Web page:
Thanksgiving is much like praise, but it is more personal. Whereas in praise we give glory to God for all His works, for all time and toward all people, and for His attributes and ways, thanksgiving also seeks to honor God, but only for what He has done for us personally. It is our gratitude to God for how He has blessed us.
I think this part of prayer can come either before or after praise. When we begin our prayers and we immediately feel gratitude for something, we naturally start our prayers with thanksgiving. As we continue praying in the Spirit, our gratitude will normally overflow into praise. Likewise, if we come to prayer having already meditated on how great and good God is, we will naturally begin our prayers with praise. Then, moments later, it may be that God’s Spirit will work in us so that we begin to feel gratitude for something He has done for us personally; hence, prayers of praise will turn to prayers of thanksgiving.
As I have indicated above, our prayers of thanksgiving will come to us when the Holy Spirit leads us. But we should not just sit and wait for that to happen. We are commanded to give thanks (1 Thess. 5:18), and we are also commanded to be filled with the Spirit (Eph. 5:18).
If we heed these two commands, our prayers of thanksgiving will become our constant attitude and act as one who is filled with the Spirit. As I see it, our thankfulness (or our attitude of gratitude) is evidence that we are obedient and Spirit-filled. And this is pleasing and honoring to God (Rom. 1:21), for when we are thankful we show the world that we are a true believer and that we are grateful to God for the way He has loved us. Likewise, we are telling God that we love Him.
This gratitude that we acquire by the Spirit is not just to be an attitude (as to always have a grateful attitude for everything); it also should be a separate part of prayer. Therefore, God desires that we take time to verbalize in our prayers our gratitude for specific things that God has given us.
And we should also be thankful, and express to God our thanks, for the way He has helped and cared for others we love. We see this wonderfully exemplified in Paul’s letters. Listen to two examples of how Paul thanked God for those he loved.
1 Corinthians 1:4-8
I thank my God always concerning you for the grace of God which was given to you by Christ Jesus, 5 that you were enriched in everything by Him in all utterance and all knowledge, 6 even as the testimony of Christ was confirmed in you, 7 so that you come short in no gift, eagerly waiting for the revelation of our Lord Jesus Christ, 8 who will also confirm you to the end, that you may be blameless in the day of our Lord Jesus Christ.
1 Thessalonians 1:2-3
We give thanks to God always for you all, making mention of you in our prayers, 3 remembering without ceasing your work of faith, labor of love, and patience of hope in our Lord Jesus Christ in the sight of our God and Father.
I mentioned above how thanksgiving-prayer is related to praise-prayer. Well, thanksgiving-prayer is also very much connected to, and aids the petition part of prayer. As I see it, when we thank God first, before we make any petitions, as was the case in Paul’s prayers (Phil. 1:3-6, 1 Cor. 1:4-8, Rom. 1;8-16, Eph. 1:15-18, Col. 1:3-5, and 1 Thess. 1:2-4), we in effect prepare our heart for petitional prayer. It is the way God has designed for us to achieve the right attitude for making requests.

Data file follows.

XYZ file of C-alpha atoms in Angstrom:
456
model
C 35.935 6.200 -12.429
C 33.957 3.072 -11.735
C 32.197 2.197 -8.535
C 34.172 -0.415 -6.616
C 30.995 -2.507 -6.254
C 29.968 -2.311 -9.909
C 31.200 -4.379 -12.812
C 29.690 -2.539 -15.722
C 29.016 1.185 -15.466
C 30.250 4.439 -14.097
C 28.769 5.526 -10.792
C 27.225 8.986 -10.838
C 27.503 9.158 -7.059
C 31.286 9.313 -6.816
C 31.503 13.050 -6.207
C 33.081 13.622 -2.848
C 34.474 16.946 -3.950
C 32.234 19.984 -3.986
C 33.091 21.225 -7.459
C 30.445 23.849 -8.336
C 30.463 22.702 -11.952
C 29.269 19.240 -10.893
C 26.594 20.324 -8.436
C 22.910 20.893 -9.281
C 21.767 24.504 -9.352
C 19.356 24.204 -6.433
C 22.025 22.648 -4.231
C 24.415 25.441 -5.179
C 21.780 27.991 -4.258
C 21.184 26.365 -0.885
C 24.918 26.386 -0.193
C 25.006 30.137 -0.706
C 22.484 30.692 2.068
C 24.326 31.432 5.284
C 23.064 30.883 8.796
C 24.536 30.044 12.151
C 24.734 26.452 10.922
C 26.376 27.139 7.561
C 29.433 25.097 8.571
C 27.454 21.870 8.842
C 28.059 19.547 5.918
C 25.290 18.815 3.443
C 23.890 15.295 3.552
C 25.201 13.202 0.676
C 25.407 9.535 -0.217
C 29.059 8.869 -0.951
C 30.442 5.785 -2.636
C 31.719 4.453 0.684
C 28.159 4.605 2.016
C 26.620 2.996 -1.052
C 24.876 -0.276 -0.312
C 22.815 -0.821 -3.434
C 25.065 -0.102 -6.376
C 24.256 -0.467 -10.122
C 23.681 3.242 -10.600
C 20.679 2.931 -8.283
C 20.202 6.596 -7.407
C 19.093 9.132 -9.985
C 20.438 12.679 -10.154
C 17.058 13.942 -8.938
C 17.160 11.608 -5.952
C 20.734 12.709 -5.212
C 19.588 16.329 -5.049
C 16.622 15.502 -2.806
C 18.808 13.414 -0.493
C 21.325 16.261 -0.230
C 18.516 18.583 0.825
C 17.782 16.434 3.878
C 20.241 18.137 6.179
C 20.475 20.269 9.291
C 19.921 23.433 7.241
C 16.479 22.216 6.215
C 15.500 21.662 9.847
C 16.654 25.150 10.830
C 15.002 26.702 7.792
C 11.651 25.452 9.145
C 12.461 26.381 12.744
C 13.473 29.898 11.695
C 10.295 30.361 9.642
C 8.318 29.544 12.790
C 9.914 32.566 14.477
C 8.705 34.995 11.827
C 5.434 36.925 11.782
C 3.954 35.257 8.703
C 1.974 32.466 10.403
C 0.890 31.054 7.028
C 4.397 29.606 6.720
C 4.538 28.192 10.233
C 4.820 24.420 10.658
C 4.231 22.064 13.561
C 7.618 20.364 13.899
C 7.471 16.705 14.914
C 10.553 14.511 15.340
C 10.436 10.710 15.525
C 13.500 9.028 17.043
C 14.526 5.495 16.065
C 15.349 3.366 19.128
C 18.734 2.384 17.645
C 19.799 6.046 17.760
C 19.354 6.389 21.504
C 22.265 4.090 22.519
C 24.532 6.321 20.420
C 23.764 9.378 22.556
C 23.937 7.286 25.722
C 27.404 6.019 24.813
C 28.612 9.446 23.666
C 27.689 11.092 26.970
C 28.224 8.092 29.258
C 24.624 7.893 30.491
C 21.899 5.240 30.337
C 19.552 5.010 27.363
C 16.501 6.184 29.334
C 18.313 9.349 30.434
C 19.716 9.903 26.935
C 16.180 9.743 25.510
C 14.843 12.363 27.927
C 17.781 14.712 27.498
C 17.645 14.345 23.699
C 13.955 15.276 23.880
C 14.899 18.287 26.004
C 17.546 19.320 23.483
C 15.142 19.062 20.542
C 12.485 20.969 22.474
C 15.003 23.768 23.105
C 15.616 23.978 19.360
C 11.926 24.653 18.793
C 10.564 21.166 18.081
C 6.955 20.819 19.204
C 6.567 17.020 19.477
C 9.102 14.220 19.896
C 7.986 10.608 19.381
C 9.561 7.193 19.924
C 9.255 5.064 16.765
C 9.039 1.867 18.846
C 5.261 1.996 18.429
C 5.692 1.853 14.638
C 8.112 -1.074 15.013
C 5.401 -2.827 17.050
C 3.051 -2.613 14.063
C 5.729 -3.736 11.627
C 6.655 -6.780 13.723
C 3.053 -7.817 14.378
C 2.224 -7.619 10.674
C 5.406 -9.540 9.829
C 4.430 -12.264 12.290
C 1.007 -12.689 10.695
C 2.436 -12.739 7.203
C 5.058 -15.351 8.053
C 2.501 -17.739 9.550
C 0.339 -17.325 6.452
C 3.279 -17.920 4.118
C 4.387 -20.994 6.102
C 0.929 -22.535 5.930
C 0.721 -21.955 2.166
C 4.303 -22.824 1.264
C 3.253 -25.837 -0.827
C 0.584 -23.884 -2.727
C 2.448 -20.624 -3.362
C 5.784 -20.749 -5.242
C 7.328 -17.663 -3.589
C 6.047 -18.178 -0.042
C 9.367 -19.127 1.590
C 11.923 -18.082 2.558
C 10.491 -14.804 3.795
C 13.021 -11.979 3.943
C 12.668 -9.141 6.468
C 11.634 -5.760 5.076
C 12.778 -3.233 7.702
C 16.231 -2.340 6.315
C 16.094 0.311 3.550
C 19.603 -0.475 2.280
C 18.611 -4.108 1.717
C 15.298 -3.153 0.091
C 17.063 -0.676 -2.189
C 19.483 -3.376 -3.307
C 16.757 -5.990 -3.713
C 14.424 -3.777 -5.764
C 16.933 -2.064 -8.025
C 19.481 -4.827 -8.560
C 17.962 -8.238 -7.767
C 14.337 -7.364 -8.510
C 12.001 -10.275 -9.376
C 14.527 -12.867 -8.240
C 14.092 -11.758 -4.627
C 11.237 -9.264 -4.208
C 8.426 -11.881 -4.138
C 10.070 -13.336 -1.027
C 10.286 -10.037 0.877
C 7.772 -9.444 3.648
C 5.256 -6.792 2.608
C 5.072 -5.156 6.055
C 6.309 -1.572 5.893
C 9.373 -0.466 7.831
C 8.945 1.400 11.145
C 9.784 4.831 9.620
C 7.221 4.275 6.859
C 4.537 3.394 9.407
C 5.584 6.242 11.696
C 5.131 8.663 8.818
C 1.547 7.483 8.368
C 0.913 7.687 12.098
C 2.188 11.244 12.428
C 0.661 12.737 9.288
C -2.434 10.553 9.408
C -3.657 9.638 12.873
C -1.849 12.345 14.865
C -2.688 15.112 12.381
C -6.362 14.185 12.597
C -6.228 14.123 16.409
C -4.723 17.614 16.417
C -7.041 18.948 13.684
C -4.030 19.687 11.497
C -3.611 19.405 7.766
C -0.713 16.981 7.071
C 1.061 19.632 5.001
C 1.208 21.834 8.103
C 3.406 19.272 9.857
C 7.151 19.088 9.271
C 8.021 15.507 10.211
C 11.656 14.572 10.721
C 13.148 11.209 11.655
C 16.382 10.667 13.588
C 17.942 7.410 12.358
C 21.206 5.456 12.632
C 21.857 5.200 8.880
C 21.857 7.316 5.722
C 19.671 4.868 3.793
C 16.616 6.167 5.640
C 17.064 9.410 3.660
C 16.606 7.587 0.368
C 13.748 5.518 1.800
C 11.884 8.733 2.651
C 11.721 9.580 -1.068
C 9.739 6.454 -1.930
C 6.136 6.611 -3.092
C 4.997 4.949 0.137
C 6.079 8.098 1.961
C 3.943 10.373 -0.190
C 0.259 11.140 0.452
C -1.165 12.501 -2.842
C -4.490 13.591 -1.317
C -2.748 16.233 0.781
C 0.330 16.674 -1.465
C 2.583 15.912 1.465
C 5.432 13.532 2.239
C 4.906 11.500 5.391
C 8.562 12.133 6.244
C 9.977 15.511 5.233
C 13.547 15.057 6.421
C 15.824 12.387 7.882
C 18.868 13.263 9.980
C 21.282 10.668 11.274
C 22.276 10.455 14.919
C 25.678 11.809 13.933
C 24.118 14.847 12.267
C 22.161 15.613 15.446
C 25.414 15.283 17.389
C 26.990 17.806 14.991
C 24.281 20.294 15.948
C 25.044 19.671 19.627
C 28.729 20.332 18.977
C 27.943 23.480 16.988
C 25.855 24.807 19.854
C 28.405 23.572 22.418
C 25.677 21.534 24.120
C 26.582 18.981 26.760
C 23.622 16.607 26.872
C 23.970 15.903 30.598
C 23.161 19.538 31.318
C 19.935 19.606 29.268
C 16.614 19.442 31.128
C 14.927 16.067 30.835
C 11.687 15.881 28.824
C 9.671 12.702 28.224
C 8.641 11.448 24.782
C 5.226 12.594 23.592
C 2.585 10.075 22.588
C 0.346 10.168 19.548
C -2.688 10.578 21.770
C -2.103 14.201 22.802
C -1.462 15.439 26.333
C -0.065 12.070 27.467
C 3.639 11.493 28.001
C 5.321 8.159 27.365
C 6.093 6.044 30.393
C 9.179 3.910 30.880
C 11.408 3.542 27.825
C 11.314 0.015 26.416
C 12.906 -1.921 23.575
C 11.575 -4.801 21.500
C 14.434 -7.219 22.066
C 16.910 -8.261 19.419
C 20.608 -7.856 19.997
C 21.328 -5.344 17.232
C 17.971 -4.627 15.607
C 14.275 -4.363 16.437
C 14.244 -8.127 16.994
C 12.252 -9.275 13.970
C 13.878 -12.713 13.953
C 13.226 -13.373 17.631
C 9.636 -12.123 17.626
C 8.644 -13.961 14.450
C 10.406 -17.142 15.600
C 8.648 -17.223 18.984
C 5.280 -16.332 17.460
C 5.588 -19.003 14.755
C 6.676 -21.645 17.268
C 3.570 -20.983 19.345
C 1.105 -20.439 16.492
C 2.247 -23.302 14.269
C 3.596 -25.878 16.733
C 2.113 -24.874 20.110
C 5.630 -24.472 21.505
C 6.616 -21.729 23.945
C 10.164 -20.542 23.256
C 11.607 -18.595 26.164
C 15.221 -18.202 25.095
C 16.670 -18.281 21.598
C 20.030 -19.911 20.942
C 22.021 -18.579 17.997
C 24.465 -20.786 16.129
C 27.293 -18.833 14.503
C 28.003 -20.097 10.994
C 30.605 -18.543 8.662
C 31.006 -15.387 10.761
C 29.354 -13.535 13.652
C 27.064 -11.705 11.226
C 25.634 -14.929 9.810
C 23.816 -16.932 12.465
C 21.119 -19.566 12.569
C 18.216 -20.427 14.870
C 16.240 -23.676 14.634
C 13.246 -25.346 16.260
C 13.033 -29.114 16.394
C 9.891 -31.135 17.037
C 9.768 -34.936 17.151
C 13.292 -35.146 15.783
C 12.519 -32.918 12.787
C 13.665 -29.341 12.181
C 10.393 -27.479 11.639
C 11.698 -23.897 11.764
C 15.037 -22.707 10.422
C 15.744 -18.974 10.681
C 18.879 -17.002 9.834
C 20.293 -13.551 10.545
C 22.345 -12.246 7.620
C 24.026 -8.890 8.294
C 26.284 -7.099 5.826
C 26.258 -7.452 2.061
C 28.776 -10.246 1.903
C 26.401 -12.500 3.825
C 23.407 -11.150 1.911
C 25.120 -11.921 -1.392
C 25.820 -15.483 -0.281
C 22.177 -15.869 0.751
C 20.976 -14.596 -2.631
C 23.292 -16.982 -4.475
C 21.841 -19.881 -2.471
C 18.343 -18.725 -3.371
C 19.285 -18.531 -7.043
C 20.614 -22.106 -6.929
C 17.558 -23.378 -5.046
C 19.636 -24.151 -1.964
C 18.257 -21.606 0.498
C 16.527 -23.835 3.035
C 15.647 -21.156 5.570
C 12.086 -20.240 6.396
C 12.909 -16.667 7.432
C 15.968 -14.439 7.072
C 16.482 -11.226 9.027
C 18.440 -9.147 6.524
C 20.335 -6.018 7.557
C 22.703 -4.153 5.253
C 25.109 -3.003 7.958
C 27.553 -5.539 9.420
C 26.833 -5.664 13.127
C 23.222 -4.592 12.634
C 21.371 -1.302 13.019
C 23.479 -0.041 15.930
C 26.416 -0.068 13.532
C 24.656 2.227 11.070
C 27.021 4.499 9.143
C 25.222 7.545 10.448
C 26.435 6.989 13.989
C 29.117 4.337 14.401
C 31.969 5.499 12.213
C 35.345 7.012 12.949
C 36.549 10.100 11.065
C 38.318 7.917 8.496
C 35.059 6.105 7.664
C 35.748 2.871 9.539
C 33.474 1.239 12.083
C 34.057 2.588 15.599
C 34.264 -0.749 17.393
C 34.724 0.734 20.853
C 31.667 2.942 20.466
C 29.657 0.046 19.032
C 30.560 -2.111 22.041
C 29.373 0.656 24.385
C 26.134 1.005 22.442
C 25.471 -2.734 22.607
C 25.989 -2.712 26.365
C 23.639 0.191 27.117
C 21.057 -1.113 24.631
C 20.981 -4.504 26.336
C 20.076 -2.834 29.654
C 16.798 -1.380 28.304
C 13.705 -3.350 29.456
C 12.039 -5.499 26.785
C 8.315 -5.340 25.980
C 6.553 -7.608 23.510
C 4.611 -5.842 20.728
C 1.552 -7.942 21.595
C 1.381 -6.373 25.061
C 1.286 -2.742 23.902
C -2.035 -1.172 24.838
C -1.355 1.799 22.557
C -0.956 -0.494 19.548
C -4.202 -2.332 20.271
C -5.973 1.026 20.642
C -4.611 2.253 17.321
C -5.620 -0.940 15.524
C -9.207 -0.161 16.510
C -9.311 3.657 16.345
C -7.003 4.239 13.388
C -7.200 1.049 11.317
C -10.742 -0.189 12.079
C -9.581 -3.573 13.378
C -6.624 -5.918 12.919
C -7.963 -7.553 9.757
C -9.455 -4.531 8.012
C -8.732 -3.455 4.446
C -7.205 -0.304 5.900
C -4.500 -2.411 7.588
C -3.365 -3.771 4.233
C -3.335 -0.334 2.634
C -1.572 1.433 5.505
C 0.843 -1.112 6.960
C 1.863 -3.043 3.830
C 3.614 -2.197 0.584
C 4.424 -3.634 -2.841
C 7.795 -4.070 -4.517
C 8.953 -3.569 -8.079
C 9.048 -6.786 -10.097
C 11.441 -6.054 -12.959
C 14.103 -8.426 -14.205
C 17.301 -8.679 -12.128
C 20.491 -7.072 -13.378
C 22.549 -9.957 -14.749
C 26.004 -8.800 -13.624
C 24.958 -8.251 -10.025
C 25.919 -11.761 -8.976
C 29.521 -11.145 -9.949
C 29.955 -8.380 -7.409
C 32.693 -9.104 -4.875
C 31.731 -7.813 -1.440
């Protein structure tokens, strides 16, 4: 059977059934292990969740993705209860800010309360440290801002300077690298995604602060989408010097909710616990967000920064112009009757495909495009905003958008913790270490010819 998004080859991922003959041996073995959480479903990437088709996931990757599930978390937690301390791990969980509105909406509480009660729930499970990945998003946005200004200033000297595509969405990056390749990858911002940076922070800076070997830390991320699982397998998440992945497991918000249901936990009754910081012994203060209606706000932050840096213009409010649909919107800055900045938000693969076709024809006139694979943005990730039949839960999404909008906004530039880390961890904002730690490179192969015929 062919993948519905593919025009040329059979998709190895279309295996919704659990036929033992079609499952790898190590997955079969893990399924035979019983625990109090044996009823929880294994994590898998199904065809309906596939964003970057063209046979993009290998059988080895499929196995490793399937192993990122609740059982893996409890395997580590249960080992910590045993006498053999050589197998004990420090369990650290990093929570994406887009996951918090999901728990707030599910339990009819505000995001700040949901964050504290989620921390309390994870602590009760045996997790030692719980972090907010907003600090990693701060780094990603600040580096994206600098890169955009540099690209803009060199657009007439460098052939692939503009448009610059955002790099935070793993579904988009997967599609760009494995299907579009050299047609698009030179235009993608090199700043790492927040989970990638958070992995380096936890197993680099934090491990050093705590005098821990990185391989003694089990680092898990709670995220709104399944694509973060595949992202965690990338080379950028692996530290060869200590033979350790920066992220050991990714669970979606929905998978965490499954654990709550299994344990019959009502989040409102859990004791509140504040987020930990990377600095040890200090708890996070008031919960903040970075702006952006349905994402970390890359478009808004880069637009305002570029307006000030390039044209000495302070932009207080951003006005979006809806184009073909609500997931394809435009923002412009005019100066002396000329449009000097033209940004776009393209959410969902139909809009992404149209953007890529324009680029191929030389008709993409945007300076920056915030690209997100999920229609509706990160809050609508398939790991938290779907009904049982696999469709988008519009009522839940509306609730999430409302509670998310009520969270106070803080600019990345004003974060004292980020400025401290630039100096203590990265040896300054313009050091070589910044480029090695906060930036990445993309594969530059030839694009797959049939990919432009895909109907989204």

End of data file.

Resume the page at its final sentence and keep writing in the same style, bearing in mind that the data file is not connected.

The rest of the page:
Also, as we see in Paul’s teachings, as well as in his prayers, thankfulness always accompanies true prayer (of petition).
In Philippians 4:6 it says, “Be anxious for nothing, but in everything by prayer and supplication, with thanksgiving, let your requests be made known to God” (italics added for emphasis).
Also, in Colossians 4:2 it says, “Continue earnestly in prayer, being vigilant in it with thanksgiving” (italics added for emphasis).
Again, when Daniel prayed in Daniel 6:10, it says, “Now when Daniel knew that the writing was signed, he went home. And in his upper room, with his windows open toward Jerusalem, he knelt down on his knees three times that day, and prayed and gave thanks before his God, as was his custom since early days” (italics added for emphasis).
The concept of this teaching, I believe, is that we can not ask God for anything and please Him unless we are grateful. Therefore, when we make our requests we should also thank Him. We can thank Him for many things, primarily for caring for us and loving us, and for the things He has already given us. And we can thank Him for the privilege of asking and receiving. For each thing we ask Him for we can, and should, thank Him for something. When we ask Him to heal a certain part of our body, we should thank Him for the health we have so far enjoyed. When we ask Him to keep our children safe, we ought to remember all the times that He has kept them safe, etc.
This principle of prayer is so important. Don’t forget it. Without the thanksgiving part of prayer all your petitions will be unheard. Whenever you pray and ask God for anything, you must include thanksgiving!